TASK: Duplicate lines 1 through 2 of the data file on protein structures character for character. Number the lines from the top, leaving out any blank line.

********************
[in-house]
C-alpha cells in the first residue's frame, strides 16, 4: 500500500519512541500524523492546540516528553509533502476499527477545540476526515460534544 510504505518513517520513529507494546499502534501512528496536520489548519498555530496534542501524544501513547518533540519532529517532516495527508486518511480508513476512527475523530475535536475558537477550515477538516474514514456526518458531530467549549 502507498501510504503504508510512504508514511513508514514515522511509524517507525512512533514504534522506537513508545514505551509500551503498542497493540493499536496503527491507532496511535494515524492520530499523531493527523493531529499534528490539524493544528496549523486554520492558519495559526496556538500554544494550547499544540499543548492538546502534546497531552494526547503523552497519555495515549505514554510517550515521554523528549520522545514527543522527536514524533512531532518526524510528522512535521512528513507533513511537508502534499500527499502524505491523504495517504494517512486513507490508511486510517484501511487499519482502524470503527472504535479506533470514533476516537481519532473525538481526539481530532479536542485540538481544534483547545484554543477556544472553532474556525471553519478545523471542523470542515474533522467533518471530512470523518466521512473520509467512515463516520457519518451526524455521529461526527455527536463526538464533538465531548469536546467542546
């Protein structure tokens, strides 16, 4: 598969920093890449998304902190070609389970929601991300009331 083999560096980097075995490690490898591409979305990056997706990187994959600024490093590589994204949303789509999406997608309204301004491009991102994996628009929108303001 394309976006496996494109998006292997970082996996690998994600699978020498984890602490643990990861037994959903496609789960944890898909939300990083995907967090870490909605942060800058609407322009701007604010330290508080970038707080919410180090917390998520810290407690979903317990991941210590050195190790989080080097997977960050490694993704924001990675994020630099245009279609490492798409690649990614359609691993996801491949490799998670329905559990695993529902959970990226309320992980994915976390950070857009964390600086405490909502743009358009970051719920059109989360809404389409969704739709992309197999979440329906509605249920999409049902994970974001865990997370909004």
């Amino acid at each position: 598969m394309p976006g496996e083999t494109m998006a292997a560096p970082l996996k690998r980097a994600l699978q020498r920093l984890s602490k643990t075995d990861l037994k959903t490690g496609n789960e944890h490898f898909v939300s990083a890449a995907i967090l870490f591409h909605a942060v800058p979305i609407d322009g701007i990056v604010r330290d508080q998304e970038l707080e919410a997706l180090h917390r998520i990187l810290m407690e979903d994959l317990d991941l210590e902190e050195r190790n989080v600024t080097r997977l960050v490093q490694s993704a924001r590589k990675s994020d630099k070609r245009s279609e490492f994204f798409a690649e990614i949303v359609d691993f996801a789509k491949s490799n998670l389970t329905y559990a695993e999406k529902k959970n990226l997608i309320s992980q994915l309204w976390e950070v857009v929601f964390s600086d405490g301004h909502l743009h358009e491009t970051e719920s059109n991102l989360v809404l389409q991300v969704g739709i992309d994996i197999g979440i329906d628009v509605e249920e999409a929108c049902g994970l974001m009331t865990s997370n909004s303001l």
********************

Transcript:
[in-house]
C-alpha cells in the first residue's frame, strides 16, 4: 500500500519512541500524523492546540516528553509533502476499527477545540476526515460534544 510504505518513517520513529507494546499502534501512528496536520489548519498555530496534542501524544501513547518533540519532529517532516495527508486518511480508513476512527475523530475535536475558537477550515477538516474514514456526518458531530467549549 502507498501510504503504508510512504508514511513508514514515522511509524517507525512512533514504534522506537513508545514505551509500551503498542497493540493499536496503527491507532496511535494515524492520530499523531493527523493531529499534528490539524493544528496549523486554520492558519495559526496556538500554544494550547499544540499543548492538546502534546497531552494526547503523552497519555495515549505514554510517550515521554523528549520522545514527543522527536514524533512531532518526524510528522512535521512528513507533513511537508502534499500527499502524505491523504495517504494517512486513507490508511486510517484501511487499519482502524470503527472504535479506533470514533476516537481519532473525538481526539481530532479536542485540538481544534483547545484554543477556544472553532474556525471553519478545523471542523470542515474533522467533518471530512470523518466521512473520509467512515463516520457519518451526524455521529461526527455527536463526538464533538465531548469536546467542546